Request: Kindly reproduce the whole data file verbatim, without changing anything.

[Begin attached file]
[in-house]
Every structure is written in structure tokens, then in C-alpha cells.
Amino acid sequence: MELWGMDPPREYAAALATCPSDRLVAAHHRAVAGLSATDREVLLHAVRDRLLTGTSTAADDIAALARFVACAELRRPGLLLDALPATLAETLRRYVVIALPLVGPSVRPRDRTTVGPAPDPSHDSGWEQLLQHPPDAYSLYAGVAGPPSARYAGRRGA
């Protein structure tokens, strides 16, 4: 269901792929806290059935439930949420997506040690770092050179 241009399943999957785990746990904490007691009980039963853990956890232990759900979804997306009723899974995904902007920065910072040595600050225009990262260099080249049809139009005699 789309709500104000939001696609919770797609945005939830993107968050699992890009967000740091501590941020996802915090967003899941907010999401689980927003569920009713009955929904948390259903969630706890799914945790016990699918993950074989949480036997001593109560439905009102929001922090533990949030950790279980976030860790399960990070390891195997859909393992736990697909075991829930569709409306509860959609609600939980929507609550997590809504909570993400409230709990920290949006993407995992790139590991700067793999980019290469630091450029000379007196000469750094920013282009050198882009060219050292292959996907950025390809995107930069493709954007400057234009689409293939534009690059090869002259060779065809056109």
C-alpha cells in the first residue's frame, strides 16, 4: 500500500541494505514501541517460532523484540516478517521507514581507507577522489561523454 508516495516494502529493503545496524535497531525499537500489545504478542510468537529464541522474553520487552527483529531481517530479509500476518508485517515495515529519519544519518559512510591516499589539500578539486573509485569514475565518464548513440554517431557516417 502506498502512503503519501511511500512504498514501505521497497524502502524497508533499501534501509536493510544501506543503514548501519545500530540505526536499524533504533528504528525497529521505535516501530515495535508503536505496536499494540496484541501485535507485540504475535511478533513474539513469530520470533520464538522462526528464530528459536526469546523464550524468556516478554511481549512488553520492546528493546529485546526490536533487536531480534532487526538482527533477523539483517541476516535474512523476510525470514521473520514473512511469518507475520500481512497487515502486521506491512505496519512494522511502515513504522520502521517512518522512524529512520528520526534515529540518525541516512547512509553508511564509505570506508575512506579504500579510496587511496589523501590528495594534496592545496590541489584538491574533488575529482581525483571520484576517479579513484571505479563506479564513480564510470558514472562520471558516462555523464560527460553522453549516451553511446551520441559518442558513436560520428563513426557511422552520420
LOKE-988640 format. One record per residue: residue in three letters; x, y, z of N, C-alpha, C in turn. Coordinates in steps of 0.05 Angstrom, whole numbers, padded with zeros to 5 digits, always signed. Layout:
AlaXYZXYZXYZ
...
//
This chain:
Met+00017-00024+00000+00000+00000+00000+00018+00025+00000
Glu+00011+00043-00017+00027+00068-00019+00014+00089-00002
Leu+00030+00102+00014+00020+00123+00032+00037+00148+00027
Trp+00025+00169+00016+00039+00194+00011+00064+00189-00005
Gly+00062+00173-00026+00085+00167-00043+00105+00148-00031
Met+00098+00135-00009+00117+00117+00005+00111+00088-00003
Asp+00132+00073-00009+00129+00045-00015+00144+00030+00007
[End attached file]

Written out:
[in-house]
Every structure is written in structure tokens, then in C-alpha cells.
Amino acid sequence: MELWGMDPPREYAAALATCPSDRLVAAHHRAVAGLSATDREVLLHAVRDRLLTGTSTAADDIAALARFVACAELRRPGLLLDALPATLAETLRRYVVIALPLVGPSVRPRDRTTVGPAPDPSHDSGWEQLLQHPPDAYSLYAGVAGPPSARYAGRRGA
């Protein structure tokens, strides 16, 4: 269901792929806290059935439930949420997506040690770092050179 241009399943999957785990746990904490007691009980039963853990956890232990759900979804997306009723899974995904902007920065910072040595600050225009990262260099080249049809139009005699 789309709500104000939001696609919770797609945005939830993107968050699992890009967000740091501590941020996802915090967003899941907010999401689980927003569920009713009955929904948390259903969630706890799914945790016990699918993950074989949480036997001593109560439905009102929001922090533990949030950790279980976030860790399960990070390891195997859909393992736990697909075991829930569709409306509860959609609600939980929507609550997590809504909570993400409230709990920290949006993407995992790139590991700067793999980019290469630091450029000379007196000469750094920013282009050198882009060219050292292959996907950025390809995107930069493709954007400057234009689409293939534009690059090869002259060779065809056109």
C-alpha cells in the first residue's frame, strides 16, 4: 500500500541494505514501541517460532523484540516478517521507514581507507577522489561523454 508516495516494502529493503545496524535497531525499537500489545504478542510468537529464541522474553520487552527483529531481517530479509500476518508485517515495515529519519544519518559512510591516499589539500578539486573509485569514475565518464548513440554517431557516417 502506498502512503503519501511511500512504498514501505521497497524502502524497508533499501534501509536493510544501506543503514548501519545500530540505526536499524533504533528504528525497529521505535516501530515495535508503536505496536499494540496484541501485535507485540504475535511478533513474539513469530520470533520464538522462526528464530528459536526469546523464550524468556516478554511481549512488553520492546528493546529485546526490536533487536531480534532487526538482527533477523539483517541476516535474512523476510525470514521473520514473512511469518507475520500481512497487515502486521506491512505496519512494522511502515513504522520502521517512518522512524529512520528520526534515529540518525541516512547512509553508511564509505570506508575512506579504500579510496587511496589523501590528495594534496592545496590541489584538491574533488575529482581525483571520484576517479579513484571505479563506479564513480564510470558514472562520471558516462555523464560527460553522453549516451553511446551520441559518442558513436560520428563513426557511422552520420
LOKE-988640 format. One record per residue: residue in three letters; x, y, z of N, C-alpha, C in turn. Coordinates in steps of 0.05 Angstrom, whole numbers, padded with zeros to 5 digits, always signed. Layout:
AlaXYZXYZXYZ
...
//
This chain:
Met+00017-00024+00000+00000+00000+00000+00018+00025+00000
Glu+00011+00043-00017+00027+00068-00019+00014+00089-00002
Leu+00030+00102+00014+00020+00123+00032+00037+00148+00027
Trp+00025+00169+00016+00039+00194+00011+00064+00189-00005
Gly+00062+00173-00026+00085+00167-00043+00105+00148-00031
Met+00098+00135-00009+00117+00117+00005+00111+00088-00003
Asp+00132+00073-00009+00129+00045-00015+00144+00030+00007